SEOUL, SOUTH KOREA — North Korea created a fake version of Naver, South Korea’s largest internet portal, as part of a sophisticated phishing attack designed to harvest personal information, Seoul’s spy agency said Wednesday.
One of South Korea’s biggest tech companies, Naver’s myriad services — including Google-like maps, financial services similar to Apple Pay, and popular blogs and chat forums — are used daily by many Koreans.
South Korea’s National Intelligence Service said Pyongyang had created a phishing site that replicated Naver’s main page, including its real-time news, trading and real estate sections.
The site, naverportal.com, was designed to hack South Koreans’ Naver IDs and passwords, giving Pyongyang access to valuable personal data, NIS added.
“As North Korea’s hacking attack methods against our people are becoming more sophisticated, we ask people to be extra vigilant,” NIS said in a statement, adding measures have been taken to block the phishing site from South Korean users.
“Please cease accessing it immediately if you spot a page that’s not a standard Naver access domain URL,” it said.
North Korea has previously attempted to steal South Korean IDs and passwords by duplicating Naver’s log-in page but creating a fake portal was a new approach, the agency said.
“The North has upgraded its attack scheme in order to better extort private information,” it said.
“We are tracking the activities of the hacking group in cooperation with foreign agencies as the server is located overseas.”
Naver warned users to continue to exercise caution.
“We urge users to check if the address is the right one and pay extra attention when accessing Naver,” the company said.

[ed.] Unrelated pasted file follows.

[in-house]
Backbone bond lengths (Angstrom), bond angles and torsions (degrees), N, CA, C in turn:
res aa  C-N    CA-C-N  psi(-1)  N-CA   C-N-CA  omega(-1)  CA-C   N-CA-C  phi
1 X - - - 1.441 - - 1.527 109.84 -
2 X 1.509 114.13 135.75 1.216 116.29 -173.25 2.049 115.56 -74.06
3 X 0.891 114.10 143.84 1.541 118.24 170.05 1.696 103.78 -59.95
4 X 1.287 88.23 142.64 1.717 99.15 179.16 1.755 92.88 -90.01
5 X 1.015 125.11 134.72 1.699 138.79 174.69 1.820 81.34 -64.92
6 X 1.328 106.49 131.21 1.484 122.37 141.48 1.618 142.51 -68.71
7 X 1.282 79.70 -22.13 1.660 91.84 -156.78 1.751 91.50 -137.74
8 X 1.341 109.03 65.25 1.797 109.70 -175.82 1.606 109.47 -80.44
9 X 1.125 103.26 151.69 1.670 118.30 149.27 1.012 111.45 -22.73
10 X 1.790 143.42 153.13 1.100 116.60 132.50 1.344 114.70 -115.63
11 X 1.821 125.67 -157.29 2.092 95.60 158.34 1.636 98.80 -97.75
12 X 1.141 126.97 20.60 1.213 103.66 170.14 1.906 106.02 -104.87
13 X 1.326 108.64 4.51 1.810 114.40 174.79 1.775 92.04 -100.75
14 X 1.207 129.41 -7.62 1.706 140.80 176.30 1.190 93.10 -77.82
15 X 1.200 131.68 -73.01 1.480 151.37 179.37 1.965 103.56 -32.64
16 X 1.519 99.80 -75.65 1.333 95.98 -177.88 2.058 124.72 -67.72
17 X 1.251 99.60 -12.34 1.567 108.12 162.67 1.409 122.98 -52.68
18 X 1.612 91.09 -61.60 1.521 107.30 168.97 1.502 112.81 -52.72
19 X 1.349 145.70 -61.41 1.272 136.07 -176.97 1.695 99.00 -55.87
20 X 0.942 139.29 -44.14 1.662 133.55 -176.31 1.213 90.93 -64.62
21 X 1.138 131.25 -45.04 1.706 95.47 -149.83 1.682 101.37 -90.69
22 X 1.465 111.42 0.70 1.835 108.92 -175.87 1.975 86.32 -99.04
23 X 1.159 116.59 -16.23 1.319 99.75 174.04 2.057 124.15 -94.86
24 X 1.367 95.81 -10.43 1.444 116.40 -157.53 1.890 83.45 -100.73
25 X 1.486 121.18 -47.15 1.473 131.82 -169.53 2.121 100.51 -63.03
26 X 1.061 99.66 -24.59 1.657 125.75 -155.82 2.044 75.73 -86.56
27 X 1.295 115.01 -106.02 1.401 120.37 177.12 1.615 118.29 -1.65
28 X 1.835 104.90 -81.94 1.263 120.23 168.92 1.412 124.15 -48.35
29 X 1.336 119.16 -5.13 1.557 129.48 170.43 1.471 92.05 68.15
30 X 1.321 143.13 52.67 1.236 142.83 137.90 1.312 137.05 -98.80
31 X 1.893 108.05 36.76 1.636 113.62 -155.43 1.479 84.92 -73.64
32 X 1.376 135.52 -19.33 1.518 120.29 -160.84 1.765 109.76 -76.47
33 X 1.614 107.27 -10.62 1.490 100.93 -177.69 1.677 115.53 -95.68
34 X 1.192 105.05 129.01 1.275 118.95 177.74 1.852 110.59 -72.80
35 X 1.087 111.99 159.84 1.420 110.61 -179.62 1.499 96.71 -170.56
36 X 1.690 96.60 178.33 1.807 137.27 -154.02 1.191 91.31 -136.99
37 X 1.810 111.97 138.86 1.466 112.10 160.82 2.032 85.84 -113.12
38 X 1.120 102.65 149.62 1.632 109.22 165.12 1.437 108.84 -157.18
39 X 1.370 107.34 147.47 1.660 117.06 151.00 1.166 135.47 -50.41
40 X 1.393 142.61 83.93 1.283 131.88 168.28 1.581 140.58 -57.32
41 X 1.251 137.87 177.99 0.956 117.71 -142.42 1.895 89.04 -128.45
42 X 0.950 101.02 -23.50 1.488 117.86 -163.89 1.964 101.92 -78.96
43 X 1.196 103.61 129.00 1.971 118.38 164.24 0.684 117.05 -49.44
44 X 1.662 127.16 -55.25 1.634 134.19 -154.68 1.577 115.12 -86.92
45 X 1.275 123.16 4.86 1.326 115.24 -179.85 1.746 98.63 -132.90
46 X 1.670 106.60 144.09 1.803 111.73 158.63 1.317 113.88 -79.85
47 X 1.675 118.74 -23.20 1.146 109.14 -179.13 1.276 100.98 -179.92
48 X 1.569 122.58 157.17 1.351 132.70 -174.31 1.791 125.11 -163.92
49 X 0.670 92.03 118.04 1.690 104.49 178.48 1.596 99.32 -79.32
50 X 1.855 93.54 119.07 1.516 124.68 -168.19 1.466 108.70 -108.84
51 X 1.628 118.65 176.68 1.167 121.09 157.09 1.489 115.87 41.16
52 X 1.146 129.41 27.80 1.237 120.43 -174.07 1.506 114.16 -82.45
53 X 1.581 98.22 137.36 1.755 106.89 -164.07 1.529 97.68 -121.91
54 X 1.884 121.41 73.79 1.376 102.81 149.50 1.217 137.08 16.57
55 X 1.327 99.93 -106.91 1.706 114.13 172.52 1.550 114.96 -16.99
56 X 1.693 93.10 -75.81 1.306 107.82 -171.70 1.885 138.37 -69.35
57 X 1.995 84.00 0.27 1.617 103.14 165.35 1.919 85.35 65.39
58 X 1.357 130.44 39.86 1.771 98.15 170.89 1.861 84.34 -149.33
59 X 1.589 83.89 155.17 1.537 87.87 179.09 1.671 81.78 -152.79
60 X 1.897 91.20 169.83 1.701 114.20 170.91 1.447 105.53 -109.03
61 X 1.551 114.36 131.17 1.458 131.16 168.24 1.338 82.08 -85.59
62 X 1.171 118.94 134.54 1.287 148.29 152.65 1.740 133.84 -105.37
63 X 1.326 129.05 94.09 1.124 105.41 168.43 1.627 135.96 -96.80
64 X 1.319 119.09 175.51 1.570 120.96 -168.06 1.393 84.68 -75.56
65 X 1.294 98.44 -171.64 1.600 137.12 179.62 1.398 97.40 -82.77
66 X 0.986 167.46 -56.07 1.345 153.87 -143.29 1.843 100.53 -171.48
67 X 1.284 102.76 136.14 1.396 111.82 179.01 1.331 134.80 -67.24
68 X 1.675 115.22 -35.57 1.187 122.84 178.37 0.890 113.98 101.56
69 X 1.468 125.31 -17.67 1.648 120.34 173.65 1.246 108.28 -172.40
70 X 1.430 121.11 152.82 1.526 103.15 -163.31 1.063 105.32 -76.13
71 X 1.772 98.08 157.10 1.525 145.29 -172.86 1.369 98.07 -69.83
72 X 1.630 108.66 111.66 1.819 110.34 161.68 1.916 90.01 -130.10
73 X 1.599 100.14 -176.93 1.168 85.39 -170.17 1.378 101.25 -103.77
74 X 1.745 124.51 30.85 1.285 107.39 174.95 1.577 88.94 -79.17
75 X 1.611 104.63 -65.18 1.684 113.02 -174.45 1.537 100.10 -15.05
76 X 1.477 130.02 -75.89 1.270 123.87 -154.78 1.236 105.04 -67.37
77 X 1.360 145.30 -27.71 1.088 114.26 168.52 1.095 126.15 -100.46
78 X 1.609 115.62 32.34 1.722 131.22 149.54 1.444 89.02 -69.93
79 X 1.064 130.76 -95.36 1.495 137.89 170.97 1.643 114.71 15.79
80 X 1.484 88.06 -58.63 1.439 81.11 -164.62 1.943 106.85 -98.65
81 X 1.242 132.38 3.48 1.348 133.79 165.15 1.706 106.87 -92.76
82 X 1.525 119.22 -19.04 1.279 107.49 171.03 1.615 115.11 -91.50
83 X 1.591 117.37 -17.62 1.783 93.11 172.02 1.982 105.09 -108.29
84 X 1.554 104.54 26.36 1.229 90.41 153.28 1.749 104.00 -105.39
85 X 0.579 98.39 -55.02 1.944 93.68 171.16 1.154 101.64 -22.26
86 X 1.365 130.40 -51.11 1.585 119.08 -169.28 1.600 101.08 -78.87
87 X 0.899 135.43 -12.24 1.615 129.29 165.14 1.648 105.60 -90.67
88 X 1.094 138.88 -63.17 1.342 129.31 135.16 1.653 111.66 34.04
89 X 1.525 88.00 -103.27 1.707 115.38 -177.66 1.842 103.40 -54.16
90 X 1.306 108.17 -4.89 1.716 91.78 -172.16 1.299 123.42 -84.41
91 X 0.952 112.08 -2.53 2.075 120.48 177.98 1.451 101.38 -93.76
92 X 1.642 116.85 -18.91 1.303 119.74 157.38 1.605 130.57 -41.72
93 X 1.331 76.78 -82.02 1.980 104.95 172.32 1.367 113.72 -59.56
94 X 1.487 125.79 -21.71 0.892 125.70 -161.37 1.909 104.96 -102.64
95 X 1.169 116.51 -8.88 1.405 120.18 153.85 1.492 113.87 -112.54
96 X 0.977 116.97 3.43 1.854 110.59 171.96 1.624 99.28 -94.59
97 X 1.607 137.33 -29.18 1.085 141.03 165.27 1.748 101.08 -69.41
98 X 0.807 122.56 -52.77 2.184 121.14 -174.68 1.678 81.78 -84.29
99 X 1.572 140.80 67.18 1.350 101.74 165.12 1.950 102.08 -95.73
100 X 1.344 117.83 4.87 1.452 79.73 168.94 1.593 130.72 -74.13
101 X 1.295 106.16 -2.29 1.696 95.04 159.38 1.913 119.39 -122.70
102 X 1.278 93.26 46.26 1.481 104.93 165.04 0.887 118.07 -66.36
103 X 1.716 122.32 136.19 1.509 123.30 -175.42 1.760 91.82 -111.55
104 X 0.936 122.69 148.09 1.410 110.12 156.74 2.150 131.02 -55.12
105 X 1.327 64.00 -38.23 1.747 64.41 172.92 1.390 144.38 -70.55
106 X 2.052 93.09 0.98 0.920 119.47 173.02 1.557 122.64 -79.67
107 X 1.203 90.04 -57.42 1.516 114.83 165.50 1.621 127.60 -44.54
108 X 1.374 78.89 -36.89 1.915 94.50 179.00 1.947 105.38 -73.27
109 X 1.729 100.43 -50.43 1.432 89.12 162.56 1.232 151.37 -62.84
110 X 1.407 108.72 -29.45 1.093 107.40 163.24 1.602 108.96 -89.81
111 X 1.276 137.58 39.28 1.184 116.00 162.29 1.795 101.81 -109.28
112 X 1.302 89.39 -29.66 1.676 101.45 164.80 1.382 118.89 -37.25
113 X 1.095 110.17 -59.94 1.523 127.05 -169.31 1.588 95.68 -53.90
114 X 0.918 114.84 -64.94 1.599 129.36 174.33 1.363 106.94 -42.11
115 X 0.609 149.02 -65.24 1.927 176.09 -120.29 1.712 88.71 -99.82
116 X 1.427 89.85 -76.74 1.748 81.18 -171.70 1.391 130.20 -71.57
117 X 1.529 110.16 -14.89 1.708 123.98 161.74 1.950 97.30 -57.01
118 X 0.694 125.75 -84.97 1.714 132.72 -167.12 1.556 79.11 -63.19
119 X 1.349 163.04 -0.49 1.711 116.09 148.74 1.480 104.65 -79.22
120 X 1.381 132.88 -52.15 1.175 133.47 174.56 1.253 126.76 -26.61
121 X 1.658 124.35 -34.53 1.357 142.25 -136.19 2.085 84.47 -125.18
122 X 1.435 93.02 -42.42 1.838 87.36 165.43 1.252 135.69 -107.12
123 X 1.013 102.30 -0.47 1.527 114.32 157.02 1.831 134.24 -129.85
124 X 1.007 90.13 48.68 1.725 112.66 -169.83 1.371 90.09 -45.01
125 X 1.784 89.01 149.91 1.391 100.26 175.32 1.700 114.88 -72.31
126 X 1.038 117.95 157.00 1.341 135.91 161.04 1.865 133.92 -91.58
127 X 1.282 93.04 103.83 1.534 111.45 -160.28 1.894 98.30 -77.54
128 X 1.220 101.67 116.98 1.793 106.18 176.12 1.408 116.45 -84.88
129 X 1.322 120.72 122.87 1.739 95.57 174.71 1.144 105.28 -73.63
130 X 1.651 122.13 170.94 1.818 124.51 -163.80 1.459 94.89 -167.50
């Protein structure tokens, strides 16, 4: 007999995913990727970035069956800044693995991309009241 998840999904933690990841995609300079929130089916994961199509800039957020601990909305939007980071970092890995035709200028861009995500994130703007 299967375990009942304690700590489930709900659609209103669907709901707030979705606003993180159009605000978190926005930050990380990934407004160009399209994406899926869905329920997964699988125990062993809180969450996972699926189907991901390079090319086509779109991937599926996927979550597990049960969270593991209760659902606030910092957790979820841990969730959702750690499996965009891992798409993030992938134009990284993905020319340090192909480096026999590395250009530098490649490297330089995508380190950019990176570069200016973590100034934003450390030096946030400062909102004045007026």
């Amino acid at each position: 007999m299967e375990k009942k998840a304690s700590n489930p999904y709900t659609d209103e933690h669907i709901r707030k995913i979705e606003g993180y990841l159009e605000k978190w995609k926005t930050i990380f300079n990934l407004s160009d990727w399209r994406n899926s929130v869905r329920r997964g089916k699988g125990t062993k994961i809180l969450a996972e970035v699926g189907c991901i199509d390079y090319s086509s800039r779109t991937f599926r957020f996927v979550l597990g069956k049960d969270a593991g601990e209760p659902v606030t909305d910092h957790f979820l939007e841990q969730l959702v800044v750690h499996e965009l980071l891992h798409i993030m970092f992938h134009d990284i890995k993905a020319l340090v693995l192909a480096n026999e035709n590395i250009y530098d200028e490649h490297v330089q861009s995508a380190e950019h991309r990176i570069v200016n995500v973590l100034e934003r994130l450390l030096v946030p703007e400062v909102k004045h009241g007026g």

‘Clumsy’ but effective
Experts said that, on close inspection, the fake Naver site appeared “clumsy” but was probably more than good enough to fool people who were not paying attention.
“By the nature of this kind of attack, South Koreans are at a disadvantage because we are on the receiving end,” Choi Gil-il, a former national security official, told AFP.
“We have to be constantly on guard to fend off cyber phishing.”
The Yonhap news agency reported that North Korea — possibly the state-backed hacker group Kimsuky — hacked into the intranet of the Seoul National University Hospital in May and stole personal information about more than 800,000 patients and workers.
According to Seoul, Tokyo and Washington, Pyongyang stole as much as US$1.7 billion in cryptocurrency last year alone and supported its weapons programmes in part by gathering information through “malicious cyber activities”.
Seoul’s foreign ministry also announced Wednesday it had decided to strengthen its collaboration with Mandiant, an American cybersecurity firm and Google subsidiary, to better respond to North Korea’s cyber activities.
“North Korea is carrying out omnidirectional cyberattacks, such as theft of cryptocurrency and hacking of sensitive information, all over the world,” the ministry said in a statement.
That activity “not only causes property damage to innocent individuals and companies, but also poses a serious threat to the global IT ecosystem as a whole”, it said.